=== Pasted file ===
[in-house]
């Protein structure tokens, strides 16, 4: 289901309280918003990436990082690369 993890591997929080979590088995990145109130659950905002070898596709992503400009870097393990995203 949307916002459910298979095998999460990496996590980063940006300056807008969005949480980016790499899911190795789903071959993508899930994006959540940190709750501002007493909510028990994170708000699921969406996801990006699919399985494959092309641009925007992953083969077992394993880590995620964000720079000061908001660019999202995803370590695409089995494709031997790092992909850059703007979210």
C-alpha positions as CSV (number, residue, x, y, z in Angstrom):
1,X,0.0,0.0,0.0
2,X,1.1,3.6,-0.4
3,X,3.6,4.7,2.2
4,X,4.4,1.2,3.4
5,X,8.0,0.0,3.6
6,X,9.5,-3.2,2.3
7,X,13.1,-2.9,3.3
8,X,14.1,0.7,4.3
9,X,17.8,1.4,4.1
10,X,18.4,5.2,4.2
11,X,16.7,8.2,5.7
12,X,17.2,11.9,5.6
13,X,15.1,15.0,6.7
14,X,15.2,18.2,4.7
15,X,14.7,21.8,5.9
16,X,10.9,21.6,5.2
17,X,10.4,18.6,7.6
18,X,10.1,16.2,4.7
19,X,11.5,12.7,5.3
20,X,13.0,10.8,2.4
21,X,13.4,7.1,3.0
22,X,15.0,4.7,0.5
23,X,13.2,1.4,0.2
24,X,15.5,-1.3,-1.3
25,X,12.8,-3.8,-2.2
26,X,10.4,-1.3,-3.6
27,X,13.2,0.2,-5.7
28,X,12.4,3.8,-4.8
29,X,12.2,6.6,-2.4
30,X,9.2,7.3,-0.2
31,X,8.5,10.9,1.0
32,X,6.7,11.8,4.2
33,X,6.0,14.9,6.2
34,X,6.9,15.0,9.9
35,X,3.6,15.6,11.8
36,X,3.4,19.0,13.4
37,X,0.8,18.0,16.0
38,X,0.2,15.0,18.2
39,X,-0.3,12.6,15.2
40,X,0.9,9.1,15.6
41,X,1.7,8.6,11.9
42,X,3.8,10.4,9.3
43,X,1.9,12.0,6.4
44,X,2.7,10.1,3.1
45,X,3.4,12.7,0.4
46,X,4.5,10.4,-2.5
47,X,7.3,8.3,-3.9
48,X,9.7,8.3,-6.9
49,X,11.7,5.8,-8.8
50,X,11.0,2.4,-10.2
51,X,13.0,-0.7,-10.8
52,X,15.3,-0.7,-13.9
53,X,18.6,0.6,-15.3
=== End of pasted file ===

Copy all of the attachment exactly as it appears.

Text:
[in-house]
């Protein structure tokens, strides 16, 4: 289901309280918003990436990082690369 993890591997929080979590088995990145109130659950905002070898596709992503400009870097393990995203 949307916002459910298979095998999460990496996590980063940006300056807008969005949480980016790499899911190795789903071959993508899930994006959540940190709750501002007493909510028990994170708000699921969406996801990006699919399985494959092309641009925007992953083969077992394993880590995620964000720079000061908001660019999202995803370590695409089995494709031997790092992909850059703007979210």
C-alpha positions as CSV (number, residue, x, y, z in Angstrom):
1,X,0.0,0.0,0.0
2,X,1.1,3.6,-0.4
3,X,3.6,4.7,2.2
4,X,4.4,1.2,3.4
5,X,8.0,0.0,3.6
6,X,9.5,-3.2,2.3
7,X,13.1,-2.9,3.3
8,X,14.1,0.7,4.3
9,X,17.8,1.4,4.1
10,X,18.4,5.2,4.2
11,X,16.7,8.2,5.7
12,X,17.2,11.9,5.6
13,X,15.1,15.0,6.7
14,X,15.2,18.2,4.7
15,X,14.7,21.8,5.9
16,X,10.9,21.6,5.2
17,X,10.4,18.6,7.6
18,X,10.1,16.2,4.7
19,X,11.5,12.7,5.3
20,X,13.0,10.8,2.4
21,X,13.4,7.1,3.0
22,X,15.0,4.7,0.5
23,X,13.2,1.4,0.2
24,X,15.5,-1.3,-1.3
25,X,12.8,-3.8,-2.2
26,X,10.4,-1.3,-3.6
27,X,13.2,0.2,-5.7
28,X,12.4,3.8,-4.8
29,X,12.2,6.6,-2.4
30,X,9.2,7.3,-0.2
31,X,8.5,10.9,1.0
32,X,6.7,11.8,4.2
33,X,6.0,14.9,6.2
34,X,6.9,15.0,9.9
35,X,3.6,15.6,11.8
36,X,3.4,19.0,13.4
37,X,0.8,18.0,16.0
38,X,0.2,15.0,18.2
39,X,-0.3,12.6,15.2
40,X,0.9,9.1,15.6
41,X,1.7,8.6,11.9
42,X,3.8,10.4,9.3
43,X,1.9,12.0,6.4
44,X,2.7,10.1,3.1
45,X,3.4,12.7,0.4
46,X,4.5,10.4,-2.5
47,X,7.3,8.3,-3.9
48,X,9.7,8.3,-6.9
49,X,11.7,5.8,-8.8
50,X,11.0,2.4,-10.2
51,X,13.0,-0.7,-10.8
52,X,15.3,-0.7,-13.9
53,X,18.6,0.6,-15.3